Looking at Your Bank's CRA Performance - The Big Picture

Before examiners from financial regulatory agencies can judge your bank's CRA performance, they need to get a general sense of your community and how your bank fits into it. They consider a number of factors, including but not limited to
the makeup of the community;
what the local and regional economic conditions are;
what kind of opportunities exist for serving the community through lending and investments;
what your bank's business strategy and products are;
how your bank is doing financially;
what CRA rating your bank has received in the past and, sometimes, how other local institutions have been doing;
what your bank sees as the credit needs of its community; and
what individuals, community and civic organizations, and businesses—as well as state, local, and tribal governments—think about your bank's efforts toward meeting the community's credit needs.

Standards Used to Evaluate Your Bank's CRA Performance

Keeping in mind this general picture of your bank and community, the examiners use specific standards, amended in 1995, for reviewing your bank's CRA performance. While examiners' judgment is still an important part of the process, the standards are intended to be as objective as possible to help make evaluations of banks across the country more consistent.

The examiners apply these standards to rate your bank's overall record of helping to meet the credit needs of the specific area your bank has defined as its assessment area. Depending on whether your bank or thrift is large or small, the standards used to review it (described in the sections below) are somewhat different.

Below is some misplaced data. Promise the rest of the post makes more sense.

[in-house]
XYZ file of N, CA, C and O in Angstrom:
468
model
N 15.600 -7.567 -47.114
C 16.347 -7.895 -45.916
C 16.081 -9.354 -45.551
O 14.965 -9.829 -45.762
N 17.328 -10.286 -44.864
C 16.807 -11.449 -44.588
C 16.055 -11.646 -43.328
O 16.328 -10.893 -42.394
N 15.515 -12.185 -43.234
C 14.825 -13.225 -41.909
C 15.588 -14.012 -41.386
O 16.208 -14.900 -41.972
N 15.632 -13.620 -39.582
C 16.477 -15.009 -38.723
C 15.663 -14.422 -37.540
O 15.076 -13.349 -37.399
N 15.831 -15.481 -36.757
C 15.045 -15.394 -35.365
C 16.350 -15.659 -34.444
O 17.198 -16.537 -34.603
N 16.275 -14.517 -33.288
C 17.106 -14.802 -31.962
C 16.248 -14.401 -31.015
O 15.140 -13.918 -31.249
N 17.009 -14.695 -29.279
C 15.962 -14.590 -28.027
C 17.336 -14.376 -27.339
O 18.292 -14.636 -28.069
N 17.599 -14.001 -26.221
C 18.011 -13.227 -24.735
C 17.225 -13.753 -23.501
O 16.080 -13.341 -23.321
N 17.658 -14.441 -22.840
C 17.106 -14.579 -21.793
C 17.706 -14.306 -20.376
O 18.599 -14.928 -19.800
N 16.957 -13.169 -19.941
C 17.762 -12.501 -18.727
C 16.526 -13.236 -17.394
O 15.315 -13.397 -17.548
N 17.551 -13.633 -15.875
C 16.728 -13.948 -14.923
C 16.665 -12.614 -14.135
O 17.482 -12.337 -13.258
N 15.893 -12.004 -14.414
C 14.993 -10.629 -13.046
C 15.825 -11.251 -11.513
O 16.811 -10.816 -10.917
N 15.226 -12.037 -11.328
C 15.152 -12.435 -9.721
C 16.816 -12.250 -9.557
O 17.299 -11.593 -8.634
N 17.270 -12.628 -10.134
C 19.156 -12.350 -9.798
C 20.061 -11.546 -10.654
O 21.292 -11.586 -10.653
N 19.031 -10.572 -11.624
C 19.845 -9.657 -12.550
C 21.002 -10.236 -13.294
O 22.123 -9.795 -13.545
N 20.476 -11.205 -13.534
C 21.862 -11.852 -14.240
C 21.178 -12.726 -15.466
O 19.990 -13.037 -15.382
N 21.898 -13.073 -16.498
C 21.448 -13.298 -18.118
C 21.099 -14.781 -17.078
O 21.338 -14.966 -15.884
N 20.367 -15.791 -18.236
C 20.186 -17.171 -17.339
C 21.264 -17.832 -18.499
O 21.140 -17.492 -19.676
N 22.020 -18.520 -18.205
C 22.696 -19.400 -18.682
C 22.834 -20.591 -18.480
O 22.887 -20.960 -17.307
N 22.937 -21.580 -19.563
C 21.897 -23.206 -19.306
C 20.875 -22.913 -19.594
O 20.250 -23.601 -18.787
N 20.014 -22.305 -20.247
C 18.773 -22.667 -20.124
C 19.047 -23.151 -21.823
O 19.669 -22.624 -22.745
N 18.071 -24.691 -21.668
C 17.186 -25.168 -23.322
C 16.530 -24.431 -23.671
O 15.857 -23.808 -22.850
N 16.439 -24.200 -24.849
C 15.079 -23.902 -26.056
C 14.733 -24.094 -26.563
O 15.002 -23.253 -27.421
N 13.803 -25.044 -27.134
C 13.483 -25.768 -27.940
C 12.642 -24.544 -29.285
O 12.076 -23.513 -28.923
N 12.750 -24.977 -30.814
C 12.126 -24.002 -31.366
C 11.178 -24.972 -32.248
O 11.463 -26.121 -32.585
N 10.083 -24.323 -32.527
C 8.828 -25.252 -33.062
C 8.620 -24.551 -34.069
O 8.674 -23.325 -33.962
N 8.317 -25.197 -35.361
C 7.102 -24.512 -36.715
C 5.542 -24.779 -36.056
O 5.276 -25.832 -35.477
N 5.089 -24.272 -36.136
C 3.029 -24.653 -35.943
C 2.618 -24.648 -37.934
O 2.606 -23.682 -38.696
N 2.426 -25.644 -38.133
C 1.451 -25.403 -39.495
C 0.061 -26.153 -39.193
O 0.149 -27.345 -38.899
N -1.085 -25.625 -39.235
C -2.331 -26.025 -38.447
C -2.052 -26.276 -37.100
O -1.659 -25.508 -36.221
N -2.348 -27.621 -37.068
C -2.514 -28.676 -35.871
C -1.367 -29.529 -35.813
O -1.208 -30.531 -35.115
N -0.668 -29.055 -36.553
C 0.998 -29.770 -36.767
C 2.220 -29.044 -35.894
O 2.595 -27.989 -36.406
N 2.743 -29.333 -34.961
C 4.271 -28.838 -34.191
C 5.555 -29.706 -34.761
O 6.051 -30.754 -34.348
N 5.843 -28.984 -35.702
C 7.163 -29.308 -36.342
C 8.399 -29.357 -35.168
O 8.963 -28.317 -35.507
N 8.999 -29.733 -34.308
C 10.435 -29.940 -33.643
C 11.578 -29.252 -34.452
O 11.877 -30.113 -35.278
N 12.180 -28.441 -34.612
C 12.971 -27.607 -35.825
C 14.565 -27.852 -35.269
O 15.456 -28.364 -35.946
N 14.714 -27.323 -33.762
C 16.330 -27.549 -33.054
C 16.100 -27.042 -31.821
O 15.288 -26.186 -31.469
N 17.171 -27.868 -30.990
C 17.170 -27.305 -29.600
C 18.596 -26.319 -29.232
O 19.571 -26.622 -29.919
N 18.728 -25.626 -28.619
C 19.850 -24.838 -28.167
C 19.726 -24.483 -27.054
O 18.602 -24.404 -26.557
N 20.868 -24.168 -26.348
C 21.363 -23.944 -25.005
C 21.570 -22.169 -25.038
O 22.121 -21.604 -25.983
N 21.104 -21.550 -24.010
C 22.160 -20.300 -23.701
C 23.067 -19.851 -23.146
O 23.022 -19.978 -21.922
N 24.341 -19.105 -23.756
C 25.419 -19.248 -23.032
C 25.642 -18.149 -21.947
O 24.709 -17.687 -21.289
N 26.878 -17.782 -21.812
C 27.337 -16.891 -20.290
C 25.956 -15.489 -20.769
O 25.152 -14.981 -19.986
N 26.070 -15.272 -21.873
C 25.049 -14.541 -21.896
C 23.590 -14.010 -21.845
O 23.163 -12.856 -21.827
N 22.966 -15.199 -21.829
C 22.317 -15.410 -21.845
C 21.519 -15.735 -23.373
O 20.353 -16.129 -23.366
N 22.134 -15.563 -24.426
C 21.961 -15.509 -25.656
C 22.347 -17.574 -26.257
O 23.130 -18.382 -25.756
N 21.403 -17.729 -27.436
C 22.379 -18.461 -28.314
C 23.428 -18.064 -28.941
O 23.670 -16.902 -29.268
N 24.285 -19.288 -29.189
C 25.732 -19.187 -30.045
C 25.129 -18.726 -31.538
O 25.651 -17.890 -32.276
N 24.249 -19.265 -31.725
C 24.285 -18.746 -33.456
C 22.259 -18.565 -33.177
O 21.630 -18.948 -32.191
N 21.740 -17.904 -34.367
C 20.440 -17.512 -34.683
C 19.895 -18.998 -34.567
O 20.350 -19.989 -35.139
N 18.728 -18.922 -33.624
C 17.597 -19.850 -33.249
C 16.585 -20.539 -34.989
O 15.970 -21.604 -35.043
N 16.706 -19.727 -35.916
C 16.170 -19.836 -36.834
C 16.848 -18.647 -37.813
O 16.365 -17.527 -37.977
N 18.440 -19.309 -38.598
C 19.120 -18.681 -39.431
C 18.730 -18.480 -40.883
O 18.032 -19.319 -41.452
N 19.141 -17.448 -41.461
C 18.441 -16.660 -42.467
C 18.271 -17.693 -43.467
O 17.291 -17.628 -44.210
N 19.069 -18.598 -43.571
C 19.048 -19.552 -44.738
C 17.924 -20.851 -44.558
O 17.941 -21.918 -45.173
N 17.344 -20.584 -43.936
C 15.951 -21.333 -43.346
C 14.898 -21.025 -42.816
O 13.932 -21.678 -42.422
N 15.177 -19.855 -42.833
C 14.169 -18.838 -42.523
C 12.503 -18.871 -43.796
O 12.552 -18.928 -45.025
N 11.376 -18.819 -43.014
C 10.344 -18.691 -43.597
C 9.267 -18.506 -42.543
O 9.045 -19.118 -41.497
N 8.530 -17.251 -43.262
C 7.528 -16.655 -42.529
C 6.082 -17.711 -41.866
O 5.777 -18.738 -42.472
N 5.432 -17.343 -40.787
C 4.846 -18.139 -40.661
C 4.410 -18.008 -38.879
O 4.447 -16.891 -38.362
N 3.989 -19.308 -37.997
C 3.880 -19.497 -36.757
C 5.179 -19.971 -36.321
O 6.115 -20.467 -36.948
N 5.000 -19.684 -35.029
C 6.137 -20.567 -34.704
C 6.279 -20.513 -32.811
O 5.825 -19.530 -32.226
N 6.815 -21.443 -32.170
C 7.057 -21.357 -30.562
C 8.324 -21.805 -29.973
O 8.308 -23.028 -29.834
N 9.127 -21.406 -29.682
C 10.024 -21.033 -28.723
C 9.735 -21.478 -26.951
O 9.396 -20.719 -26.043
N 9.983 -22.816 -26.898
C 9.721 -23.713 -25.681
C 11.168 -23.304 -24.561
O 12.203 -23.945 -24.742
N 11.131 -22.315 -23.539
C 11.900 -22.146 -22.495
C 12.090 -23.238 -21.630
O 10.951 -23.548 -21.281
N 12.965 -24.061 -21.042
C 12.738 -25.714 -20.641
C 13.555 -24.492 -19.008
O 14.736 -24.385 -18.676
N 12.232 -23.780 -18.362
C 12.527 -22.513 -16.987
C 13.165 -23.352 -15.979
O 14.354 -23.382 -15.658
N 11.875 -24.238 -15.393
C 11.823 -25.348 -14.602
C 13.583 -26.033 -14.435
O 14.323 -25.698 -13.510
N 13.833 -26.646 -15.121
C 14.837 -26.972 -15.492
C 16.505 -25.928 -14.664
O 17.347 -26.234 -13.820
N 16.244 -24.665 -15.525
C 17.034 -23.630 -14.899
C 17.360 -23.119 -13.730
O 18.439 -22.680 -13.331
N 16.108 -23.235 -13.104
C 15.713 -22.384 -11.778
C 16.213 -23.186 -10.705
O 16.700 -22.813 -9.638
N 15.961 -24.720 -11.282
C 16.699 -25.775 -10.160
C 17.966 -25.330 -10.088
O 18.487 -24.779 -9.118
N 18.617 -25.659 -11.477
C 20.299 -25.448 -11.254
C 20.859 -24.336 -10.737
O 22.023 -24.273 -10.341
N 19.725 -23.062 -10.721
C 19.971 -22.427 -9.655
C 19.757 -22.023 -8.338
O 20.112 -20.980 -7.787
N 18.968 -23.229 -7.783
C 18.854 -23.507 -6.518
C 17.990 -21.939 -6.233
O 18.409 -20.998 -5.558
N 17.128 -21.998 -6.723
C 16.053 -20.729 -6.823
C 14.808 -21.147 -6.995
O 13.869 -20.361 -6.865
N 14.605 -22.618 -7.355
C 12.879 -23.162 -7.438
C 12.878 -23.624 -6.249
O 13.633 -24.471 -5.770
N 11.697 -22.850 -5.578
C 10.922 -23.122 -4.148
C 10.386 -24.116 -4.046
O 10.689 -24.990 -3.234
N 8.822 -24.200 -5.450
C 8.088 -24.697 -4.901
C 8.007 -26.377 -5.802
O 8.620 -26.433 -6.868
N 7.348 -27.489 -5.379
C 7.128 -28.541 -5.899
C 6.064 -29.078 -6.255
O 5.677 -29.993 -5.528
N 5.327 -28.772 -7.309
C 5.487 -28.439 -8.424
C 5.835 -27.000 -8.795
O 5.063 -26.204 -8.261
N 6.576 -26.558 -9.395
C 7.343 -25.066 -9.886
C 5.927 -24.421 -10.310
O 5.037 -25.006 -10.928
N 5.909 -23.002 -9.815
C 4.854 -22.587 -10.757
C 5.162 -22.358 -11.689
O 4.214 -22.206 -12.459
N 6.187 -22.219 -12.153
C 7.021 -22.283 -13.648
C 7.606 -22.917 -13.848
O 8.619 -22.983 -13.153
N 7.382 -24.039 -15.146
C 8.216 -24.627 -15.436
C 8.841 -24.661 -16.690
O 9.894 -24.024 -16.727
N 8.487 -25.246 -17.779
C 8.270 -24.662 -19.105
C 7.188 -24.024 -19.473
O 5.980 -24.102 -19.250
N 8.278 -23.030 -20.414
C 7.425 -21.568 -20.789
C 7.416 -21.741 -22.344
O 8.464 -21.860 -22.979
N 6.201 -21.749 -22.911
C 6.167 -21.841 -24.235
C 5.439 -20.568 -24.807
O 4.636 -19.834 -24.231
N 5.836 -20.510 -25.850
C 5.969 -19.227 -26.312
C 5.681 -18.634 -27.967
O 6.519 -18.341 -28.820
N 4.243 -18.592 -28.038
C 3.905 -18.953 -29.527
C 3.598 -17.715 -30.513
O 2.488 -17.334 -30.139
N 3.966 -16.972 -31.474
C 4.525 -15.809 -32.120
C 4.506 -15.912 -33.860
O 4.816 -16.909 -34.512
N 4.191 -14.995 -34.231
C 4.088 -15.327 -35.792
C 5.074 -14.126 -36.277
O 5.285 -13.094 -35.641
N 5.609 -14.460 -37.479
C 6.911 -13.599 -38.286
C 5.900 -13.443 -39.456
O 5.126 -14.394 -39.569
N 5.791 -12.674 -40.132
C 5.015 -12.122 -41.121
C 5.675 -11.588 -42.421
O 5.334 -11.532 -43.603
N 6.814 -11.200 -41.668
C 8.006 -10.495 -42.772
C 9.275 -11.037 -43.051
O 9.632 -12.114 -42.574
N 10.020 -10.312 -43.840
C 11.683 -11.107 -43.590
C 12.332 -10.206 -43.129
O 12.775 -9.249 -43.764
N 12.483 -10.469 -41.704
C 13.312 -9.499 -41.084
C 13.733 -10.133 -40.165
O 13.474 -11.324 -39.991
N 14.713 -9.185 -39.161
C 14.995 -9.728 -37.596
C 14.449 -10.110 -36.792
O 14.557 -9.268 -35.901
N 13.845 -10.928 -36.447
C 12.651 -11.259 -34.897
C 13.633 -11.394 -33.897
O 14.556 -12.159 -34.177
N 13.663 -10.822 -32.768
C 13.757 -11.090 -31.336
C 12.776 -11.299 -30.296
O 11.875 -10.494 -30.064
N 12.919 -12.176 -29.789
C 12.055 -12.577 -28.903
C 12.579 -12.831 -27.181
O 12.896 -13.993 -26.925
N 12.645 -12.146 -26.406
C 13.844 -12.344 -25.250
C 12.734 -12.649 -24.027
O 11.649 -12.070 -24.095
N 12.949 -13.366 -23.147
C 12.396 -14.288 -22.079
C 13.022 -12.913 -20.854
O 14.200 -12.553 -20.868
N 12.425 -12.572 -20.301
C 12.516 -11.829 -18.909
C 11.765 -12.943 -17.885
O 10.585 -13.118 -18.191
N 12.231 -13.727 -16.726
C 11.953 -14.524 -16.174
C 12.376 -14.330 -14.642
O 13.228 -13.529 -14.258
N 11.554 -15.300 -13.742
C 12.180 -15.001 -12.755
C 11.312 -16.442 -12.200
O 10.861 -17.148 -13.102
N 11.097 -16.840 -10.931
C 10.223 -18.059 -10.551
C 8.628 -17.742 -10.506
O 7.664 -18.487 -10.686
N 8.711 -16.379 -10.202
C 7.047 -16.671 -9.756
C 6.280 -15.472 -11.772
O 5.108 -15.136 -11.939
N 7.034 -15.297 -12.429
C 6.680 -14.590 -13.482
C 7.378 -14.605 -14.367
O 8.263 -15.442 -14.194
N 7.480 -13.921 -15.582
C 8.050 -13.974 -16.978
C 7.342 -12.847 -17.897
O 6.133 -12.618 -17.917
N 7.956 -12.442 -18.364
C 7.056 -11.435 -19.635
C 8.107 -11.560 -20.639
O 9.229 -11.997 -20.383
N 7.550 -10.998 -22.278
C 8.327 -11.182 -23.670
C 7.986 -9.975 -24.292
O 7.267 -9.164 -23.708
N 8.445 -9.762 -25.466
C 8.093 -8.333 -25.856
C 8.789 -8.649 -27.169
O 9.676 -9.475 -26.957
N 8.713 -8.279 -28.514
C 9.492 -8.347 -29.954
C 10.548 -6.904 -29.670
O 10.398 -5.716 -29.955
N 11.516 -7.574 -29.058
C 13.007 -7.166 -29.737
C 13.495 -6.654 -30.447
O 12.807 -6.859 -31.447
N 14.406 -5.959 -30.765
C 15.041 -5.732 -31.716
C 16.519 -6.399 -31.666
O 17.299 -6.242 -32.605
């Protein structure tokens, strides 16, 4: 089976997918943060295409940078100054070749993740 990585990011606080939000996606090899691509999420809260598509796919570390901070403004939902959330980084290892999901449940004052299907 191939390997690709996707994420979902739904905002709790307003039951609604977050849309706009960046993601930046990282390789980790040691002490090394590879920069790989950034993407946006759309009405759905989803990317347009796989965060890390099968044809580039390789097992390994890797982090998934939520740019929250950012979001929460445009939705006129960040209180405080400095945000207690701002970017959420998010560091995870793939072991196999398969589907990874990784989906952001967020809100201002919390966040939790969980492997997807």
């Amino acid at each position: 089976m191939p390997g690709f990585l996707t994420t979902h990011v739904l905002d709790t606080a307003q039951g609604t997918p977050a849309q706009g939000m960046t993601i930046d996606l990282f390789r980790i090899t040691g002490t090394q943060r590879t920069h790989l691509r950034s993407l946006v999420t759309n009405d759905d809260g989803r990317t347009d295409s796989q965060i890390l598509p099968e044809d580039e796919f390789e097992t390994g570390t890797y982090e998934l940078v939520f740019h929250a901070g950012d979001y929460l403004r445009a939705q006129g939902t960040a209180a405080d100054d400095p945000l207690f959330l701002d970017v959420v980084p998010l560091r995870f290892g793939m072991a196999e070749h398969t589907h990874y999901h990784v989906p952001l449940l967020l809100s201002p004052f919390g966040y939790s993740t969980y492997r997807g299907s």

A bank may choose to develop its own strategic plan to be evaluated by rather than use the defined standards. Such a plan must be open to public comment and must be approved by the bank's federal regulatory agency before it can go into effect.

Wholesale banks, which do not make loans to retail customers, and limited purpose banks, which offer only a few products (such as credit cards or auto loans), also receive CRA ratings. These ratings, though, are based on different standards since the banks' activities are more limited.

Standards for Large Banks

Large banks—those with total assets of $250 million or more or that are affiliates of holding companies with assets of $1 billion or more—are evaluated in three areas: lending, investment, and service.